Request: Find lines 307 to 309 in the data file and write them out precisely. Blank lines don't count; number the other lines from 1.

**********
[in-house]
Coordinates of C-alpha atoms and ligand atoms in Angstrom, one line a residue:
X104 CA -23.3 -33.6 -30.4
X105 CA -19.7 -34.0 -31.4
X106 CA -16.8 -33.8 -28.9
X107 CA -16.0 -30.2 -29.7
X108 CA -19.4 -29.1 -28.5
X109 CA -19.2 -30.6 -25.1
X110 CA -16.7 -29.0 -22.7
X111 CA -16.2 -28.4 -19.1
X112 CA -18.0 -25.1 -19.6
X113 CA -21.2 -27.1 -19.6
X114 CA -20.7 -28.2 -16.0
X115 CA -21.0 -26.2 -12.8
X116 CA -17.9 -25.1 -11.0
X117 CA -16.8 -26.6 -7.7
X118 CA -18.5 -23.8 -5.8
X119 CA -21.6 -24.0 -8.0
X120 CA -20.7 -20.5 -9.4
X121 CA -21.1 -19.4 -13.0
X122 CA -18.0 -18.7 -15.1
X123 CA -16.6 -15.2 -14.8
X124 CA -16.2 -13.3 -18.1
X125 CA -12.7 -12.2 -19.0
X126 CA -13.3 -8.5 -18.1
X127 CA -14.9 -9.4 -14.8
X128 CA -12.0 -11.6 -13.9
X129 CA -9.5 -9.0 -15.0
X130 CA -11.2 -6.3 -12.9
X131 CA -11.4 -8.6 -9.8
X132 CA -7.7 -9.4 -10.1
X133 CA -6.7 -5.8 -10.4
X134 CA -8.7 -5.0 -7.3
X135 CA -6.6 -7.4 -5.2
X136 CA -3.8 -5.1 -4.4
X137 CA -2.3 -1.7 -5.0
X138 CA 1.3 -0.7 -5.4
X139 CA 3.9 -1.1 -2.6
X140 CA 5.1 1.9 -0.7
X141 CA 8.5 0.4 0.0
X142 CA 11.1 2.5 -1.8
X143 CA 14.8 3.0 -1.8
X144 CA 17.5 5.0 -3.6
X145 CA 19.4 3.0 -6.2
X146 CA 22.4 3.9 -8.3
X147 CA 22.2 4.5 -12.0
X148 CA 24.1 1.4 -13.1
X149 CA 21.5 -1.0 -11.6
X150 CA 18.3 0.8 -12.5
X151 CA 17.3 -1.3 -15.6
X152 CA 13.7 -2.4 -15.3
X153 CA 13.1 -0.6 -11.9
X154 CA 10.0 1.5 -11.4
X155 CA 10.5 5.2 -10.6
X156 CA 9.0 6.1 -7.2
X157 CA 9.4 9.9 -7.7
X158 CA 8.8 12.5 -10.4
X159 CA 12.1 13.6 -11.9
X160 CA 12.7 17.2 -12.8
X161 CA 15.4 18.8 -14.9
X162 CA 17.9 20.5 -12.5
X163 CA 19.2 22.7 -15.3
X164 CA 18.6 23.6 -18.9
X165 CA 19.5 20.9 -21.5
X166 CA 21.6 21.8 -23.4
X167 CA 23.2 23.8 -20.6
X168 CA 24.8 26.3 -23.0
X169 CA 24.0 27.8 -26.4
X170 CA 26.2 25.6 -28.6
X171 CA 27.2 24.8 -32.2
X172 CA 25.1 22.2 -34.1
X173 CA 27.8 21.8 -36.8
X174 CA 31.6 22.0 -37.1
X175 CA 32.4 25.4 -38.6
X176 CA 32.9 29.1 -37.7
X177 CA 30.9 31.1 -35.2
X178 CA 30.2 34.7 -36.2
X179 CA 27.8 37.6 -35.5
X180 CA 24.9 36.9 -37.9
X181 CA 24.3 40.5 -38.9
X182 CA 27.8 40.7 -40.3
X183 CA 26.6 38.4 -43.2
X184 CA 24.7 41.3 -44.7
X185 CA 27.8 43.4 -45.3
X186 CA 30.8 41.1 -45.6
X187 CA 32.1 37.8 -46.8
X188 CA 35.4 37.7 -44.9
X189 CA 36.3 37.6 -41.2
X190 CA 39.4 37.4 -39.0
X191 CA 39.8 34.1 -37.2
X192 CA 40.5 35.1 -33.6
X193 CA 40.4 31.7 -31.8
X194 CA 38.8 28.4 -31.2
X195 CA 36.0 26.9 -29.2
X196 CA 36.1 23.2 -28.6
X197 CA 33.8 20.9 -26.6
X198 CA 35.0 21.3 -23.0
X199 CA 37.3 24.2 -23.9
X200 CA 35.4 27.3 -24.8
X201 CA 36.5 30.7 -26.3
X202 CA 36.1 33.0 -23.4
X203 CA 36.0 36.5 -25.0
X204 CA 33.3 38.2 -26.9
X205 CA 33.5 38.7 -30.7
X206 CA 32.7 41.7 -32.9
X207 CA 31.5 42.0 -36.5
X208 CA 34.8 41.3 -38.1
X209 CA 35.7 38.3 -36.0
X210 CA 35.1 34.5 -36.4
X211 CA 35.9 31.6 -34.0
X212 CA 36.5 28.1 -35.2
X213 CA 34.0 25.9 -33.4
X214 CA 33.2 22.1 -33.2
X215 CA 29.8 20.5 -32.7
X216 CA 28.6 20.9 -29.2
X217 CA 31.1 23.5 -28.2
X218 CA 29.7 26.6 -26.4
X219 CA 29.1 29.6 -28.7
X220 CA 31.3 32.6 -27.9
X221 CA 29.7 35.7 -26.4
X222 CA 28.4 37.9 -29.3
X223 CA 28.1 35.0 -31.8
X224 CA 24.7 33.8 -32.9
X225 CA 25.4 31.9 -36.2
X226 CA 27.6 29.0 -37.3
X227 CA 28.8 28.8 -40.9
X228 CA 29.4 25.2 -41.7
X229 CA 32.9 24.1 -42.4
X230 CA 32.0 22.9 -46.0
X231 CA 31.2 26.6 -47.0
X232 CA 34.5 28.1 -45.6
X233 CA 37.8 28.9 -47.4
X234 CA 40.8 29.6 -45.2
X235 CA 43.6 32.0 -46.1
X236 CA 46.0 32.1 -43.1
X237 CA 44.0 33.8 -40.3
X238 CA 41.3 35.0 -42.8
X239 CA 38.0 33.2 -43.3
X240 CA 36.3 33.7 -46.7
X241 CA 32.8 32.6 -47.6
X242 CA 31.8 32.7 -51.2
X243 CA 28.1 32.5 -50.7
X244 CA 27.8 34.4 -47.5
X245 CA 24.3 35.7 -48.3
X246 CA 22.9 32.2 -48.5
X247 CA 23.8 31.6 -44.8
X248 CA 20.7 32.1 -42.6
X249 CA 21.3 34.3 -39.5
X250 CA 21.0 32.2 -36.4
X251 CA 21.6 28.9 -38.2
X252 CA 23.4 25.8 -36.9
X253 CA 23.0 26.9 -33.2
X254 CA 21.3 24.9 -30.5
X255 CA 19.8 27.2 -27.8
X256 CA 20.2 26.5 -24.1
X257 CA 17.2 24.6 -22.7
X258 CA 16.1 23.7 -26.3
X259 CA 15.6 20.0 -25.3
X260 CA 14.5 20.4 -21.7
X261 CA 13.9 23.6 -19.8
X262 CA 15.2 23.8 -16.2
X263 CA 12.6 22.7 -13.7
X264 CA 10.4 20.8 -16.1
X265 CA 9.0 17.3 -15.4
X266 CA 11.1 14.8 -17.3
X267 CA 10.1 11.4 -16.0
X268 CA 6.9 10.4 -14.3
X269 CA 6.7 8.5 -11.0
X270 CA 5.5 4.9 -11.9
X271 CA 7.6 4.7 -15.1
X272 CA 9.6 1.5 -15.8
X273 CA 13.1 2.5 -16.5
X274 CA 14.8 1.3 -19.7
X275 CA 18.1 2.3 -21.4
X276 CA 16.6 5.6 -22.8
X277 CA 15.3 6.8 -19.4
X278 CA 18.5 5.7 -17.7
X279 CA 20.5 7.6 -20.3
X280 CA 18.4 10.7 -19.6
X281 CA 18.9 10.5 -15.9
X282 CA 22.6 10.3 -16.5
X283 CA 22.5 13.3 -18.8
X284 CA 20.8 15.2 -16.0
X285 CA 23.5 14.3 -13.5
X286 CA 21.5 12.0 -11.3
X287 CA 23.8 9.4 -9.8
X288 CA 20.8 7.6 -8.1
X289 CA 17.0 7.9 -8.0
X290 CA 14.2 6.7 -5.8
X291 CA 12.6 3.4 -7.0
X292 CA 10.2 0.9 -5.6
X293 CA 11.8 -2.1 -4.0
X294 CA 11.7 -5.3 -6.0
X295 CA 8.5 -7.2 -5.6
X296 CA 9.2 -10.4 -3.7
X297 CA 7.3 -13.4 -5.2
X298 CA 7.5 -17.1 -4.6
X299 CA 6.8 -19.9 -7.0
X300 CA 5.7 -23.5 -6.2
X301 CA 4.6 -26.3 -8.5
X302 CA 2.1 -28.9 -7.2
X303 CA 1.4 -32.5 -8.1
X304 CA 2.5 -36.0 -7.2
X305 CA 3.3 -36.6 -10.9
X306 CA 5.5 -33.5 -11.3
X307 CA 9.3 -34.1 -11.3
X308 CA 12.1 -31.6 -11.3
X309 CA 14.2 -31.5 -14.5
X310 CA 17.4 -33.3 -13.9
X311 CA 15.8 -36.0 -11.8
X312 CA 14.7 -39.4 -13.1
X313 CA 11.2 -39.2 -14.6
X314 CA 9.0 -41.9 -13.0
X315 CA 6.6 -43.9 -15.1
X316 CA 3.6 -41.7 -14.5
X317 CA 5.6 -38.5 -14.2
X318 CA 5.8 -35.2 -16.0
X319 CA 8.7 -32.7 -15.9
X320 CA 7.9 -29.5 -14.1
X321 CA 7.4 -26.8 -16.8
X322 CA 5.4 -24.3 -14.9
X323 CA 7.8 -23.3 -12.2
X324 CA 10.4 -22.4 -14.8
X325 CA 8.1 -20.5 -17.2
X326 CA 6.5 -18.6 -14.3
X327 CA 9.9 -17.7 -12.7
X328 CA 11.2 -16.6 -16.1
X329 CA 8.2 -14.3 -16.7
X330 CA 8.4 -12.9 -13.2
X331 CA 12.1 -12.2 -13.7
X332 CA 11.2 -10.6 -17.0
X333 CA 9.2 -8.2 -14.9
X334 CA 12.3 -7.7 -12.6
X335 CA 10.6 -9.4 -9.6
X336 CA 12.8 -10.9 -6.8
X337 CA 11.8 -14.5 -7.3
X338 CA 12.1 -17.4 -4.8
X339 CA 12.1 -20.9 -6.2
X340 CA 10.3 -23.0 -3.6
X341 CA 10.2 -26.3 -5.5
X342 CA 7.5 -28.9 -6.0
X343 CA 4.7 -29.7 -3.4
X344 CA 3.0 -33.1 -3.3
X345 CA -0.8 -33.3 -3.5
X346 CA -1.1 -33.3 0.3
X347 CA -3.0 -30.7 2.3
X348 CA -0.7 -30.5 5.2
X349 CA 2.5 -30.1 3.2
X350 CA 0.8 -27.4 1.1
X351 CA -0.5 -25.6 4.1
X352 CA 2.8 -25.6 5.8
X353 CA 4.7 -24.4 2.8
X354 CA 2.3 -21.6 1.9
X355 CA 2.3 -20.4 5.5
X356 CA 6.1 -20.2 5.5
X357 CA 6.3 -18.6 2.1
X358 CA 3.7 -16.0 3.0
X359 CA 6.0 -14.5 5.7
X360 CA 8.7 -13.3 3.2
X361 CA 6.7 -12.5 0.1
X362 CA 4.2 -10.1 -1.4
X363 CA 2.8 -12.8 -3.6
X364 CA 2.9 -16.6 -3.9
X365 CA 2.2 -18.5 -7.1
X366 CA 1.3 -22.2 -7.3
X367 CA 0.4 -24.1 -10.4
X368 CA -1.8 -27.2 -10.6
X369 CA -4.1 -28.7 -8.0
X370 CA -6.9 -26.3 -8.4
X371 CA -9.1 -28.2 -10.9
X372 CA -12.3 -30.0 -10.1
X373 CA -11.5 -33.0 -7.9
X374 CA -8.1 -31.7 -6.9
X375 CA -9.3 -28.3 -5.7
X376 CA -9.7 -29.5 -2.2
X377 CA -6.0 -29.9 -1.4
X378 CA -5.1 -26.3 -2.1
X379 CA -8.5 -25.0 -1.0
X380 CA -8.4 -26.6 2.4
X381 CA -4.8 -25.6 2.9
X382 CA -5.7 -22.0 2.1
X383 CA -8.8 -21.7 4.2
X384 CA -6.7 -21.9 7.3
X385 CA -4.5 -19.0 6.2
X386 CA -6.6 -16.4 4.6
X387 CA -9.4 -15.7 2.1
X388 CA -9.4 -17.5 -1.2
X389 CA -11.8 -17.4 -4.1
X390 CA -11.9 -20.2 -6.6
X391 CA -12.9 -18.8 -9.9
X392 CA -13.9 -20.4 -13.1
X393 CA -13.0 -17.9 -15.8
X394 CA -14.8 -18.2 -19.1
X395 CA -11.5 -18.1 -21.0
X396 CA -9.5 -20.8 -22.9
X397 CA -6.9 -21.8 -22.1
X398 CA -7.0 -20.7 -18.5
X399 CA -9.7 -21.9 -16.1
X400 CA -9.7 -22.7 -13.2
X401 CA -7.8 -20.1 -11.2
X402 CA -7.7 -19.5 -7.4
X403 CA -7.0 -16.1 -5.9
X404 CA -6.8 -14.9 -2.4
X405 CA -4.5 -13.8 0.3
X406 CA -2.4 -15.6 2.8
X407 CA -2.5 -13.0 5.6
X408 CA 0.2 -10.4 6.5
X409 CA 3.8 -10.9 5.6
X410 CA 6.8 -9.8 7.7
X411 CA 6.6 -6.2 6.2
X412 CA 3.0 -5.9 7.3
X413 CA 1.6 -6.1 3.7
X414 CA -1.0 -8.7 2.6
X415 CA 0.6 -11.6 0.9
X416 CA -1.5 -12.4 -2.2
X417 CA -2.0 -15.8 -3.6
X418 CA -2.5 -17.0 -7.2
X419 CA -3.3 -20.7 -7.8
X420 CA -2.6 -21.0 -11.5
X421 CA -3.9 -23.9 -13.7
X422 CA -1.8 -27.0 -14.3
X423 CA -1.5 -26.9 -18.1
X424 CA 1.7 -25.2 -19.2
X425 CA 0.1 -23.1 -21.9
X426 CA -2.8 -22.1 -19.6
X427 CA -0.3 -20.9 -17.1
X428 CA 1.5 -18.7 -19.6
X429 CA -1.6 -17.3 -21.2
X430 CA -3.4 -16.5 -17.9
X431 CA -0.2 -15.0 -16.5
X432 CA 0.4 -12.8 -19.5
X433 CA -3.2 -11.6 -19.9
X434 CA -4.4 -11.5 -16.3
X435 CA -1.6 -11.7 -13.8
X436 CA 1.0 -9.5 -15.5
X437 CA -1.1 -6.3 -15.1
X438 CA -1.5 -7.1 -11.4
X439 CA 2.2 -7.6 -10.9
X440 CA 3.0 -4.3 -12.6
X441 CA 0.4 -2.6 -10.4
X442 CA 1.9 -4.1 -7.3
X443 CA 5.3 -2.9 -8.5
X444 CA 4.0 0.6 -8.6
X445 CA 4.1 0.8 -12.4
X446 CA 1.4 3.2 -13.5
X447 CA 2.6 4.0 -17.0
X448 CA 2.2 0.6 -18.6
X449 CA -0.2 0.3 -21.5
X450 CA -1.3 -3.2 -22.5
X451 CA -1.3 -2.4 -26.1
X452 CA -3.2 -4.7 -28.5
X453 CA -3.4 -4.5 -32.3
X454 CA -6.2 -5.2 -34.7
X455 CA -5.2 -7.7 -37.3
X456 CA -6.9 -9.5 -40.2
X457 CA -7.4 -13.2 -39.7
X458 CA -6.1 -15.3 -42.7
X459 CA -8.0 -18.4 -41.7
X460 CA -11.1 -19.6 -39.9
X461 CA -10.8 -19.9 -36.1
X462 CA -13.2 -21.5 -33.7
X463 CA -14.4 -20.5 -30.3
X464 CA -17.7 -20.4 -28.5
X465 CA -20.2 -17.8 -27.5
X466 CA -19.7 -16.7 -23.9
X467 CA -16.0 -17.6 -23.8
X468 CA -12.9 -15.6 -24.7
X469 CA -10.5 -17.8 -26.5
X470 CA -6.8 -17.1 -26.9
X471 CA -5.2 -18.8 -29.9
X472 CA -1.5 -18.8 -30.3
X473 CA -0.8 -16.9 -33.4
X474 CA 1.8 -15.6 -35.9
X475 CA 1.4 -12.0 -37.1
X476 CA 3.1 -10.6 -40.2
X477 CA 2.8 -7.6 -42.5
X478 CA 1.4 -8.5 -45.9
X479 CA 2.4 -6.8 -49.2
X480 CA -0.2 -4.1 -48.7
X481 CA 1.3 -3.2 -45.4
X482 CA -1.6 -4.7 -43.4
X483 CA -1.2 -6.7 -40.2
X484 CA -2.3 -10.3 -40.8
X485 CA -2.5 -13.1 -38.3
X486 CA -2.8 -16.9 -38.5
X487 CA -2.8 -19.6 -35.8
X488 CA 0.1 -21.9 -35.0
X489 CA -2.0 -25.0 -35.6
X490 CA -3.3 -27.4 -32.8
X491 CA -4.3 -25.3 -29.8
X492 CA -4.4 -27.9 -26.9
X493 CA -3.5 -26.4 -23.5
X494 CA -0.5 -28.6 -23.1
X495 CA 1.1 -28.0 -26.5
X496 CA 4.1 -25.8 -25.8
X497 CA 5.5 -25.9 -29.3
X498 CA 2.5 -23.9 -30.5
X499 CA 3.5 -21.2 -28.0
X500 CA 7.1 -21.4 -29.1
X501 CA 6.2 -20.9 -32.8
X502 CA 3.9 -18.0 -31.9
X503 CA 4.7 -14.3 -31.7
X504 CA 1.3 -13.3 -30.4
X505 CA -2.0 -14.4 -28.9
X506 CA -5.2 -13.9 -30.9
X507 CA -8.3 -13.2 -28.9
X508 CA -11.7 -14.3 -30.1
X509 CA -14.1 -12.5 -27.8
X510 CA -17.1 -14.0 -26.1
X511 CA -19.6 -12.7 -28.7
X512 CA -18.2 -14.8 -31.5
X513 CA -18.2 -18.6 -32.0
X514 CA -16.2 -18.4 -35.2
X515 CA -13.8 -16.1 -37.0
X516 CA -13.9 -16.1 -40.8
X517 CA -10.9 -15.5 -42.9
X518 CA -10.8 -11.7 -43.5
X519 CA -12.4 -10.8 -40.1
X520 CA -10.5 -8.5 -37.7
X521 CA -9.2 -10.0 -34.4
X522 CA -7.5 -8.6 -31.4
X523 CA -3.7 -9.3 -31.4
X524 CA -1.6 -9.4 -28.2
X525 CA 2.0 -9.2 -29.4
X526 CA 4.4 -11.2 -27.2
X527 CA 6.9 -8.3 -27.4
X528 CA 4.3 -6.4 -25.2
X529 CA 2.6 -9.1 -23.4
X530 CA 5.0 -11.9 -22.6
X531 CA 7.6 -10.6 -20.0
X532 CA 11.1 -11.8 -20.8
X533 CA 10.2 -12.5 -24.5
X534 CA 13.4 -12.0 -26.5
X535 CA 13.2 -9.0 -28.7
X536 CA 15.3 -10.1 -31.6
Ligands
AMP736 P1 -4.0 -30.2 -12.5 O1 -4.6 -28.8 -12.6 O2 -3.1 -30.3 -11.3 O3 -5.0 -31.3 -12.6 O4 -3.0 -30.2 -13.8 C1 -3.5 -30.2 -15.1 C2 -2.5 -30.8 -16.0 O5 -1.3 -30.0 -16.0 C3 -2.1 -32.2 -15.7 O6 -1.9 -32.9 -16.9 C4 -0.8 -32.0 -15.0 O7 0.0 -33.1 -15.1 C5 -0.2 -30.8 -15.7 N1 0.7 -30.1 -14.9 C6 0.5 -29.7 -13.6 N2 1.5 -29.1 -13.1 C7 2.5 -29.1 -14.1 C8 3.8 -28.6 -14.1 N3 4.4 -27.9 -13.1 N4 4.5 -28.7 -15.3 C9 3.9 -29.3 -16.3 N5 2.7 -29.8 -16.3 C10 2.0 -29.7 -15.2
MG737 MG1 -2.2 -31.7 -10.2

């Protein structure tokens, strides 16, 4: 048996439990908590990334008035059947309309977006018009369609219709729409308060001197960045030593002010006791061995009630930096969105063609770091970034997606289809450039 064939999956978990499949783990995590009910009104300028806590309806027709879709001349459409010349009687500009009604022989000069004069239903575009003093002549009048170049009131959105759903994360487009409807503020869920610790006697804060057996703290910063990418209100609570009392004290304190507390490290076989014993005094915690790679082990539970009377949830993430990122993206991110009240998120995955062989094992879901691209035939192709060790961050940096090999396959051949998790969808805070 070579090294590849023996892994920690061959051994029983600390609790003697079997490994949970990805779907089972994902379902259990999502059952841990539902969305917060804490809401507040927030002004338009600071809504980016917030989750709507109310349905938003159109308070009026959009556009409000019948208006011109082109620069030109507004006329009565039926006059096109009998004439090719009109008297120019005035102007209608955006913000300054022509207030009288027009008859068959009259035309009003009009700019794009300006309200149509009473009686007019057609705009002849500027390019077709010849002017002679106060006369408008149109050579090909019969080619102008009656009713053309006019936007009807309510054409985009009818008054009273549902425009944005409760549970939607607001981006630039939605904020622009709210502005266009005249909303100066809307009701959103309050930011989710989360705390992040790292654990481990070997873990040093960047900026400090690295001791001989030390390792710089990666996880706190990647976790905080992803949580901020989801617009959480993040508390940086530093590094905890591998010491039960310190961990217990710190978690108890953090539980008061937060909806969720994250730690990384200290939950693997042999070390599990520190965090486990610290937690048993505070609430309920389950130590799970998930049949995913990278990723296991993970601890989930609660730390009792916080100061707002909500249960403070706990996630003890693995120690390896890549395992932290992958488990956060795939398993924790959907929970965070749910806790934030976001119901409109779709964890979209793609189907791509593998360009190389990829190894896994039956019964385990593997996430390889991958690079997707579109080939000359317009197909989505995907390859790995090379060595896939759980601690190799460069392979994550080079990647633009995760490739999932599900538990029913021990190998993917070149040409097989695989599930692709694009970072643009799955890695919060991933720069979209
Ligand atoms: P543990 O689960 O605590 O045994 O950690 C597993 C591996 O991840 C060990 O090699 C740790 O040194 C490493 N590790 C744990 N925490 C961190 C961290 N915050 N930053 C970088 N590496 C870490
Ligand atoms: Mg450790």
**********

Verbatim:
X408 CA 0.2 -10.4 6.5
X409 CA 3.8 -10.9 5.6
X410 CA 6.8 -9.8 7.7